The North Carolina Academic Center for Excellence in Youth Violence Prevention will also be the state’s first center focused on conducting youth violence prevention research and providing community support and solutions.
It joins three similar U.S. centers in larger metropolitan areas. Funded by the Centers for Disease Control and Prevention, the centers were established under the CDC’s National Center for Injury Prevention and Control following the 1999 tragedy at Columbine High School.
Robeson County is one of the nation’s most ethnically diverse rural counties. More than 68 percent of its 129,000 residents are Native American, African American and Latino.
The five-year project is a collaborative partnership between the UNC School of Social Work, the UNC Injury Prevention Research Center and community agencies in Robeson County, including the Robeson County Health Department, the nonprofit Center for Community Action and Public Schools of Robeson County.
Paul Smokowski, Ph.D., professor in the School of Social Work and a core faculty member of the Injury Prevention Research Center, is the project’s principal investigator. He will direct the new center with help from co-directors Natasha K. Bowen, Ph.D., associate professor of social work; the Rev. Mac Legerton, executive director and founder of the Center for Community Action; and Martica Bacallao, Ph.D., assistant professor in the social work department at UNC-Greensboro.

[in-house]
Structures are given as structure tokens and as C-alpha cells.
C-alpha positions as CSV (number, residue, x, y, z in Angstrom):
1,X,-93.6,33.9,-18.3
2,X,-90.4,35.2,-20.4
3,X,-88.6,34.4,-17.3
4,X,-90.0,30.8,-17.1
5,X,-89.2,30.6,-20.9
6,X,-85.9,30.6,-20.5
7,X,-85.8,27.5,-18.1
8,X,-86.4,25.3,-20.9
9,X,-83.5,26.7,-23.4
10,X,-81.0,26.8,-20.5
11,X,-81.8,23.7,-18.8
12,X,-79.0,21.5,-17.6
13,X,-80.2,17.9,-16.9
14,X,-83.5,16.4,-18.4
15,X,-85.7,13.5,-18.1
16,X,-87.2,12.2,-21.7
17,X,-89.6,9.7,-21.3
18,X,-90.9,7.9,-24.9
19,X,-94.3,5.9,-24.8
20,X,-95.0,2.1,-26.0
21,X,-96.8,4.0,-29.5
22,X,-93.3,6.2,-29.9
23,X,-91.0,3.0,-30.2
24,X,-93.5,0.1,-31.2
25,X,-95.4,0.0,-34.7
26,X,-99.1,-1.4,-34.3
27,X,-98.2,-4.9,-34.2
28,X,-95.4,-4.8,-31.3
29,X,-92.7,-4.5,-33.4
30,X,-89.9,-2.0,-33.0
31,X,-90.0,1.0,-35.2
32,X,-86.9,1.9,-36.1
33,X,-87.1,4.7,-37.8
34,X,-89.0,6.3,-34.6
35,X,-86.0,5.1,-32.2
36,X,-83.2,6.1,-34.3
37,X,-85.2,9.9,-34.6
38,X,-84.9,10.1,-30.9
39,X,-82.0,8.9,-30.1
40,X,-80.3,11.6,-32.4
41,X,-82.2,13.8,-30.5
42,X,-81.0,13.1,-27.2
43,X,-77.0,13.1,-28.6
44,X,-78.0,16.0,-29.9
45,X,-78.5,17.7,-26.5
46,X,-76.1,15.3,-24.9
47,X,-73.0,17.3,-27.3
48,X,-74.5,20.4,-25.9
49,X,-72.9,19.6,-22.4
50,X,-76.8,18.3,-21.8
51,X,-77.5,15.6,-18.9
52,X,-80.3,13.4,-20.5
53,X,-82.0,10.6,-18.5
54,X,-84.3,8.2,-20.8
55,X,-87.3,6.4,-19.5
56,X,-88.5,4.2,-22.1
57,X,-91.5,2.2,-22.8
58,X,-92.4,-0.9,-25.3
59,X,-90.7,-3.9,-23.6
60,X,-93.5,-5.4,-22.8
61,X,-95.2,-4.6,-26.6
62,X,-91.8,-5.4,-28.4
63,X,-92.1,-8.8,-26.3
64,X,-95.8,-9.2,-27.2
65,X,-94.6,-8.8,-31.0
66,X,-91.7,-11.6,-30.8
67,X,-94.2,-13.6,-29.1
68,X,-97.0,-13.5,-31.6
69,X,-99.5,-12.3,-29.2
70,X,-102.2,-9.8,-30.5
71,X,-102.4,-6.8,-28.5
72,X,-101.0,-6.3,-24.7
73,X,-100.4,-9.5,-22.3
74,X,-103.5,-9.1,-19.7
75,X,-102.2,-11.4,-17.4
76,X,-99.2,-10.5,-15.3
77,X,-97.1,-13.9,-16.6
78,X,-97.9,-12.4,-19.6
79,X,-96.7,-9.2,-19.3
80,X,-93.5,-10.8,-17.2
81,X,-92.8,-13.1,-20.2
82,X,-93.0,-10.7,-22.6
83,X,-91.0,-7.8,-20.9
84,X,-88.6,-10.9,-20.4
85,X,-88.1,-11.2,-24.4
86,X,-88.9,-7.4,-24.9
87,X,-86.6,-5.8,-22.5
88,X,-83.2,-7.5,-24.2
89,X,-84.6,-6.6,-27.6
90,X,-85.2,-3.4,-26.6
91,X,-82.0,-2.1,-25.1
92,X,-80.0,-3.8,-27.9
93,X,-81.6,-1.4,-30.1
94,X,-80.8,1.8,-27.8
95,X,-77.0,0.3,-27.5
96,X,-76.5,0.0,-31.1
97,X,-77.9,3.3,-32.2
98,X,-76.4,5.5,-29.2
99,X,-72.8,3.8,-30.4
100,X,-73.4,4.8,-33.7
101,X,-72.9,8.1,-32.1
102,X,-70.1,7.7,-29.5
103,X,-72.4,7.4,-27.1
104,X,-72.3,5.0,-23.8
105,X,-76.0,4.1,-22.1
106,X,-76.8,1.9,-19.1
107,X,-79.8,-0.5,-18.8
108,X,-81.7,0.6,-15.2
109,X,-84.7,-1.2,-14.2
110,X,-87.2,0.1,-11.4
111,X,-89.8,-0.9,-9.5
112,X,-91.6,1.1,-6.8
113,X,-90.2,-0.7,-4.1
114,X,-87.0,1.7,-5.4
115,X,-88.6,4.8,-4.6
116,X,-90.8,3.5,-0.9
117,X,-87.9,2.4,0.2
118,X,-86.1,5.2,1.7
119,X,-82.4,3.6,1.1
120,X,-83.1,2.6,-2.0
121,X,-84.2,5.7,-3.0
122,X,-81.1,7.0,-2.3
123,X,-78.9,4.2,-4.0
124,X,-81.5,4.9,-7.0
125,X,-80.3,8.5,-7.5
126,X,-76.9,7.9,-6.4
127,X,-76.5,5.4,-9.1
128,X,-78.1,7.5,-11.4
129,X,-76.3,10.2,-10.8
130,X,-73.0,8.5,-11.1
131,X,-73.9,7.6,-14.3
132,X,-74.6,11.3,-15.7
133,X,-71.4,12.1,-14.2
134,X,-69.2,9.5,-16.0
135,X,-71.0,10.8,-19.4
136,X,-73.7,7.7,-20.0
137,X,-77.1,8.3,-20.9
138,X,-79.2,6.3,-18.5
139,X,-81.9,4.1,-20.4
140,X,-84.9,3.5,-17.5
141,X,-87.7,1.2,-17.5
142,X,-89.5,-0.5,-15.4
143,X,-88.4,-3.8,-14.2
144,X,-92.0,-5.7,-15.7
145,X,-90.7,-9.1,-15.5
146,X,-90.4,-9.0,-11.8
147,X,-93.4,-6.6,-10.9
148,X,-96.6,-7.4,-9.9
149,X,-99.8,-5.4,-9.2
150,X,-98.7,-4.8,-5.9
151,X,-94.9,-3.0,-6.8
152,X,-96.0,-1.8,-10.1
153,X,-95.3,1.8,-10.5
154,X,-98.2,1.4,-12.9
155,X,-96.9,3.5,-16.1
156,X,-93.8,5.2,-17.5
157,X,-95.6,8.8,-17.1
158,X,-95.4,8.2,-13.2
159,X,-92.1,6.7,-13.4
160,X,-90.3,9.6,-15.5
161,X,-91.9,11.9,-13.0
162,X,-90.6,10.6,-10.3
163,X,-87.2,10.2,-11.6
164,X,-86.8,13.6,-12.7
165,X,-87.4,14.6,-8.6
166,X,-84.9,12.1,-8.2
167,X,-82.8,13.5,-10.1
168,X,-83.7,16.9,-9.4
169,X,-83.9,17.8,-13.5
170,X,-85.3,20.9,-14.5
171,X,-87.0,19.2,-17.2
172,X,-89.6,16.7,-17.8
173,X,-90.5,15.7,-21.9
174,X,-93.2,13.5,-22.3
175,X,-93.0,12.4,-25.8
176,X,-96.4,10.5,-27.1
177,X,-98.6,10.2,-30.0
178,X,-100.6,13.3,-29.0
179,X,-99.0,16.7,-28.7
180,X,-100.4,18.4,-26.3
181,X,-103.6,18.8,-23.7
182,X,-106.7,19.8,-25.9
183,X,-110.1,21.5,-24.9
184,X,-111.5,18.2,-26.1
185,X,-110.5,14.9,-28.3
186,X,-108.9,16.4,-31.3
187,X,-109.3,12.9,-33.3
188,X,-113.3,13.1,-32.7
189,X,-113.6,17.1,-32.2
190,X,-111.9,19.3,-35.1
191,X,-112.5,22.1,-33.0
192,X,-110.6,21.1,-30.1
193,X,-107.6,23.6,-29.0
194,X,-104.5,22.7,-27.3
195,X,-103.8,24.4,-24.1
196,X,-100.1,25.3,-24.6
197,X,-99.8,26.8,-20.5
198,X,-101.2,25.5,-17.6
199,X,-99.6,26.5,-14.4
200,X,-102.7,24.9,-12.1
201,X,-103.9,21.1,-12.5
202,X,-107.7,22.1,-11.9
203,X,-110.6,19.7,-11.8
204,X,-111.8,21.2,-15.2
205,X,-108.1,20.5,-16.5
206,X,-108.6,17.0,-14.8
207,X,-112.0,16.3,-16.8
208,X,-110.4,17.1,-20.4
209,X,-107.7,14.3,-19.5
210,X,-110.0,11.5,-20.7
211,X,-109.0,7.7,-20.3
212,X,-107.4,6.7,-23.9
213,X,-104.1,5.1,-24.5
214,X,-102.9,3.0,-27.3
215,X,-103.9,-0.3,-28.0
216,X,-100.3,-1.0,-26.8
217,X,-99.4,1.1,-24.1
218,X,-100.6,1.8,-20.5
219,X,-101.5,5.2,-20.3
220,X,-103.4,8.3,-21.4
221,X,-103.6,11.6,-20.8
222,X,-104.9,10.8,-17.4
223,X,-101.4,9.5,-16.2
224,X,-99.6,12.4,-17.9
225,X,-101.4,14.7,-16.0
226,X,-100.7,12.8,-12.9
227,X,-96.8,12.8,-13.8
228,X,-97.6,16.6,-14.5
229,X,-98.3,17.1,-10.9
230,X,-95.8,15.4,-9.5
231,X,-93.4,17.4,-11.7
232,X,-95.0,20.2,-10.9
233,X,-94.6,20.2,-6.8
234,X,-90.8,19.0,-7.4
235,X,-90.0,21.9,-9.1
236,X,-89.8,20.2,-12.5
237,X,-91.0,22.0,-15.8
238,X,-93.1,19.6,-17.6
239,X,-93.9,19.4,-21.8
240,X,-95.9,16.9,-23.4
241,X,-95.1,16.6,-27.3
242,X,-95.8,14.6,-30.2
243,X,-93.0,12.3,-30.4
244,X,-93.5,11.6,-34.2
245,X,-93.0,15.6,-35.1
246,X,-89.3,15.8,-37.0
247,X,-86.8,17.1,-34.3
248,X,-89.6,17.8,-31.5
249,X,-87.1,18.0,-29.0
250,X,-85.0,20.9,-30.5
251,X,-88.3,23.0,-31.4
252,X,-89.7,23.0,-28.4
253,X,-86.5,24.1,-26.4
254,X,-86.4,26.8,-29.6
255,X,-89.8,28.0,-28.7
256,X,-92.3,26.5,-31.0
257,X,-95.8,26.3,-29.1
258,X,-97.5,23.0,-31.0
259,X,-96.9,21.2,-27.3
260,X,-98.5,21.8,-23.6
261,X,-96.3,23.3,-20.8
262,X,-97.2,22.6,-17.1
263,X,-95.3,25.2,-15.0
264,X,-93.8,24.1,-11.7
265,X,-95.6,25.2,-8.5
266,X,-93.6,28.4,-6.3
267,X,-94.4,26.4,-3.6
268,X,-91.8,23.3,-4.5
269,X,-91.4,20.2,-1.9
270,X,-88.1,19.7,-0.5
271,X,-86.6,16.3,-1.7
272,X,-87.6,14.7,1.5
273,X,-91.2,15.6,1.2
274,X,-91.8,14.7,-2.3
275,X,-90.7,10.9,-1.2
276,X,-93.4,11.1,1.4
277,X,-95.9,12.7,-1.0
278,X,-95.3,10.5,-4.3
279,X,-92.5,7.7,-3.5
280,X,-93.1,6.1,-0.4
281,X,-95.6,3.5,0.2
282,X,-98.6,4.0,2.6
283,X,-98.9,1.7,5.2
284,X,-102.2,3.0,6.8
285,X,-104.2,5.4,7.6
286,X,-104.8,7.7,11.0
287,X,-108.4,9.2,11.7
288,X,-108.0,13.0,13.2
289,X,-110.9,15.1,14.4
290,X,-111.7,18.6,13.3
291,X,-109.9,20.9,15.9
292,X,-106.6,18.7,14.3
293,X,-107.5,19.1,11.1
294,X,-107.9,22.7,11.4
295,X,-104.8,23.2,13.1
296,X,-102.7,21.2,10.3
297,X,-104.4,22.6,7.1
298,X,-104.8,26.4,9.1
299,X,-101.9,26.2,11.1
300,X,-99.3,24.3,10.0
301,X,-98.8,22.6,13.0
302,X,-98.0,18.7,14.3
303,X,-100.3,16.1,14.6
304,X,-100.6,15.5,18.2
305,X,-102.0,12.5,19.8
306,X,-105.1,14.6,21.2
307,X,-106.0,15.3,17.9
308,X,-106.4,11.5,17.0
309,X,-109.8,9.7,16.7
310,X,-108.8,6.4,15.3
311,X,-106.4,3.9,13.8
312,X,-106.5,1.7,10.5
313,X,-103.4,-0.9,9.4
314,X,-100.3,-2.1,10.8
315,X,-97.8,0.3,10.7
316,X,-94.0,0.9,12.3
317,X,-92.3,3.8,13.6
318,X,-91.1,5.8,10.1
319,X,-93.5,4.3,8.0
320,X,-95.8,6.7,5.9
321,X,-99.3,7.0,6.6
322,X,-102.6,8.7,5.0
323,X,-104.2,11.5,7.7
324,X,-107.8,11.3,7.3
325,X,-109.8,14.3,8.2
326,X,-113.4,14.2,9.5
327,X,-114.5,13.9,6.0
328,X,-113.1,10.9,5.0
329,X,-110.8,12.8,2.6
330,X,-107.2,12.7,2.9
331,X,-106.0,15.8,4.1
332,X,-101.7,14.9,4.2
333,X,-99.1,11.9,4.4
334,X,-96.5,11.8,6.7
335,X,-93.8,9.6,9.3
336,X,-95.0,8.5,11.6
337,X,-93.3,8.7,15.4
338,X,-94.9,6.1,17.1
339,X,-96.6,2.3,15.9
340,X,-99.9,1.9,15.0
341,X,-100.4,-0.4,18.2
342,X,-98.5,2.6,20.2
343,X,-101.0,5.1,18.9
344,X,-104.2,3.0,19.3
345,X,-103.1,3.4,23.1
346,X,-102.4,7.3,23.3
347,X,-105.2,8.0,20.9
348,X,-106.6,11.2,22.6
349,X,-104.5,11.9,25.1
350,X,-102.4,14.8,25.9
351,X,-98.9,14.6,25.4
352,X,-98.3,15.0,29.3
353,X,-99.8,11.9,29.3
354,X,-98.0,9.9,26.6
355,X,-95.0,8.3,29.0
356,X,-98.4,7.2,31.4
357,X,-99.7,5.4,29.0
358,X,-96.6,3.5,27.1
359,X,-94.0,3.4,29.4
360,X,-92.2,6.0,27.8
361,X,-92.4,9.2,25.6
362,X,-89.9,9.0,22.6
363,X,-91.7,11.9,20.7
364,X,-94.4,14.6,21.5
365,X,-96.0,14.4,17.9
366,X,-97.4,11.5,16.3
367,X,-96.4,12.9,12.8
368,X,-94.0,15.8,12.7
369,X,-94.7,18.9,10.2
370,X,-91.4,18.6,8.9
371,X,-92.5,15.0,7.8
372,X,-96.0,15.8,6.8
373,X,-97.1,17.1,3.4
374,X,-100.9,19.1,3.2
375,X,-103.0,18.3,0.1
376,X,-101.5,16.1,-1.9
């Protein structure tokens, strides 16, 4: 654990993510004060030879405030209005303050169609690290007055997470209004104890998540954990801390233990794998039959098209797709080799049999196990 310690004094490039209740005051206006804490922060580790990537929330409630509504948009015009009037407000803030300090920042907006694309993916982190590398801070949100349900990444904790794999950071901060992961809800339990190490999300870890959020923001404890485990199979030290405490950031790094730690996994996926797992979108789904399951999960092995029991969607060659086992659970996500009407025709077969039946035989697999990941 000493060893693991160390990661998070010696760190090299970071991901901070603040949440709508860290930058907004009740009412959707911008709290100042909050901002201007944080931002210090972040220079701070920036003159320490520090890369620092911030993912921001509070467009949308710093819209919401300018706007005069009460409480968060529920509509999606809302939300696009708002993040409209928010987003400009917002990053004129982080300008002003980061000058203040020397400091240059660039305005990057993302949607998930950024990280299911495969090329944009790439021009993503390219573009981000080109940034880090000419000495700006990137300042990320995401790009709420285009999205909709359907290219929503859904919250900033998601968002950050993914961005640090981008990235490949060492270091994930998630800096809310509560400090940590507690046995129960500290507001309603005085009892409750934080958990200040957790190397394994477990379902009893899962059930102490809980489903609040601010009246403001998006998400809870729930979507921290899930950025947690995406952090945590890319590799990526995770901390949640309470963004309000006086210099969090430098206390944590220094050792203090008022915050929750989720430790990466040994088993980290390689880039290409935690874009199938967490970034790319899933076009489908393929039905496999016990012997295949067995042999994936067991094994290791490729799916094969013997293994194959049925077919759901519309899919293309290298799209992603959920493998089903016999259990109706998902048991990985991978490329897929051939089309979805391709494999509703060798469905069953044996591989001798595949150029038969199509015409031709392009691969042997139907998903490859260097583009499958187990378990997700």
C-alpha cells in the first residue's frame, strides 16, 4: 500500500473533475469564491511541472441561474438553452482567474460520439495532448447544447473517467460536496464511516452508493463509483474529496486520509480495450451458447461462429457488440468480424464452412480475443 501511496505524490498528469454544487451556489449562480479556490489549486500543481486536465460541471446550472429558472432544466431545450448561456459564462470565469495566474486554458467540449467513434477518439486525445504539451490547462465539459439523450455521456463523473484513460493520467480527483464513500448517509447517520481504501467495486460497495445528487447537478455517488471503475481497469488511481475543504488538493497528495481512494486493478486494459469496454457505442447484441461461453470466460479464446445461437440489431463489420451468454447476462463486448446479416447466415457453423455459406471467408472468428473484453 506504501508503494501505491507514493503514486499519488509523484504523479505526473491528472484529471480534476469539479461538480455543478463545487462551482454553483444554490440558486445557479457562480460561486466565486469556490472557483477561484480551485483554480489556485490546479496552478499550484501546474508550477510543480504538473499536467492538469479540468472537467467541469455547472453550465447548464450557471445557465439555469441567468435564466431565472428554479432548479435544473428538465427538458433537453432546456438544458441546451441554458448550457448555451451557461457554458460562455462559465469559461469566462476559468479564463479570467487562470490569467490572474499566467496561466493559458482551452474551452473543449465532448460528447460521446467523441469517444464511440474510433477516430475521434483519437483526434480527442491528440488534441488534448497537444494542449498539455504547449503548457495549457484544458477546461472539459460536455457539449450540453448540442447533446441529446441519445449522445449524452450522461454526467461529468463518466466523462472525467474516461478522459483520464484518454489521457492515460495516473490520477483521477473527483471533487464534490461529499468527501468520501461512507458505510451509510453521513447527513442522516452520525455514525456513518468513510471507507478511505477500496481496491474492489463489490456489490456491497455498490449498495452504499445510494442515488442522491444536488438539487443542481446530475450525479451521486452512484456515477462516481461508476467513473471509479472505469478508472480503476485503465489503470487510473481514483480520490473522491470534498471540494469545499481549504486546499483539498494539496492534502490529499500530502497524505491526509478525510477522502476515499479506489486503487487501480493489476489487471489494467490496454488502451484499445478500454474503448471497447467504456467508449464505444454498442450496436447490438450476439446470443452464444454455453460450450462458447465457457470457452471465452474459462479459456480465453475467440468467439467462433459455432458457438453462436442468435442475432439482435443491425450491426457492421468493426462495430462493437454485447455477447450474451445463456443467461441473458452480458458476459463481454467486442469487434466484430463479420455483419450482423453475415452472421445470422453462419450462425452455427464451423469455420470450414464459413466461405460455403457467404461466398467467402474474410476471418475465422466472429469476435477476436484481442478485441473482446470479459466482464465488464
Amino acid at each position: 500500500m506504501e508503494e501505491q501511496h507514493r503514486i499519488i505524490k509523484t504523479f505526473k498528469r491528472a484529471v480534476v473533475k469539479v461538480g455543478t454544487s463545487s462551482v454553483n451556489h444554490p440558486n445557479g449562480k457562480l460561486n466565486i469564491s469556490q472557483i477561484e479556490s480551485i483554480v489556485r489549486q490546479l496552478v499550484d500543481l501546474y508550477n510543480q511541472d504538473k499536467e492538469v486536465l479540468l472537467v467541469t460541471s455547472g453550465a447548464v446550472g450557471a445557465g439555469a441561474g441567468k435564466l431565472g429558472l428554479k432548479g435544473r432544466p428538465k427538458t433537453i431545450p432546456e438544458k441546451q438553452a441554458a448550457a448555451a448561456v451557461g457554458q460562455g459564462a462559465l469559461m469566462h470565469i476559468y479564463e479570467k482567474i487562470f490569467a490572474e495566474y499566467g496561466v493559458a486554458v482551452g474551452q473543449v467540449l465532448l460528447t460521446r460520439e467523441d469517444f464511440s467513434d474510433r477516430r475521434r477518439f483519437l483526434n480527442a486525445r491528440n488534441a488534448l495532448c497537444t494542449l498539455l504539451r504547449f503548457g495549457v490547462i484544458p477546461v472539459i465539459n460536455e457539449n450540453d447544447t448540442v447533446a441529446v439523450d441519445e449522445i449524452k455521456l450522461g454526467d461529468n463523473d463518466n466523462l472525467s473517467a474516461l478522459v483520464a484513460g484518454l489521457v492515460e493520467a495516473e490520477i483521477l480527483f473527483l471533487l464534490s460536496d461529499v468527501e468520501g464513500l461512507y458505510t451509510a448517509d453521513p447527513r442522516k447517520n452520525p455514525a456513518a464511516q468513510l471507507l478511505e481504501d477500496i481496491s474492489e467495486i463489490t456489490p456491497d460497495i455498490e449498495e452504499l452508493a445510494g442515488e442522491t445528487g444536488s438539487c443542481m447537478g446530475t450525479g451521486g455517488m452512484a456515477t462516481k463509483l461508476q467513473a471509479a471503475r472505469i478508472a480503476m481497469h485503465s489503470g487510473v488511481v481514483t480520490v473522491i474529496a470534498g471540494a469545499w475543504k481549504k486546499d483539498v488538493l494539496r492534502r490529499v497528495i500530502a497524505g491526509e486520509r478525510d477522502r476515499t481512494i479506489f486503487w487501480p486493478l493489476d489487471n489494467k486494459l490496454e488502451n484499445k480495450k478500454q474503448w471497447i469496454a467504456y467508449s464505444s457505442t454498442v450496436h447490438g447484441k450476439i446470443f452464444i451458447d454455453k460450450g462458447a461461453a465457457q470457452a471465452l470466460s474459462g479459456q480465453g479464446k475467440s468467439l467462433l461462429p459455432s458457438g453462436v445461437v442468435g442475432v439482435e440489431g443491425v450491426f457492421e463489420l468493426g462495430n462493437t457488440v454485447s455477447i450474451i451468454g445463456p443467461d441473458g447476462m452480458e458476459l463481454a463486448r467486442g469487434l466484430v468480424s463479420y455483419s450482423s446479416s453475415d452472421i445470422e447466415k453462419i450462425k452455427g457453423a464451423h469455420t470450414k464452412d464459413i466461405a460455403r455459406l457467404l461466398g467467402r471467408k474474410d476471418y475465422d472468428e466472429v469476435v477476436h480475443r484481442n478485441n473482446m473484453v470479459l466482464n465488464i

To assess the impact of the center’s activities, researchers will track community and school rates of violence in Robeson County and across the state. The project will also follow 3,000 middle school students – about half of all middle school youth in Robeson County – over five years to compare the students’ development to that of 2,000 similar students in a comparison group from a nearby county.
By focusing on middle school youth, Smokowski said the project can potentially help young people before problems become entrenched. Research has shown, for example, that dropout rates, alcohol use and aggressive behavior increase once students reach high school.
“Our goal ultimately is to promote the positive and successful development of middle school adolescents so that they can go on to have bright futures,” Smokowski said.
In the 30 years with the Center for Community Action, Legerton said he had seen youth violence affect almost every family in his community. According to the N.C. Department of Juvenile Justice and Delinquency Prevention, Robeson’s youth death rate of 123.6 per 100,000 people is nearly double the state’s rate of 74.7; the county’s homicide rate of 23.9 per 100,000 is more than triple the state’s average of 7.2 for 2004-2008.
The researchers and community partners said such difficulties were largely a result of the county’s ongoing economic struggles, which have long created significant hardships for individuals, families and children.
Legerton said the new center offered some long-awaited hope for Robeson County residents and community partners and was an example of civic engagement at its best.
“This project will enable us to develop a deeper understanding of youth violence and to implement interventions that can be assessed so that we can develop successful ways to prevent and reduce youth violence,” he said.
The project will start by identifying the risks encountered by Robeson’s adolescents and protective strengths that offer them support. Strategies and programs will then be put into place and evaluated over the remaining project period.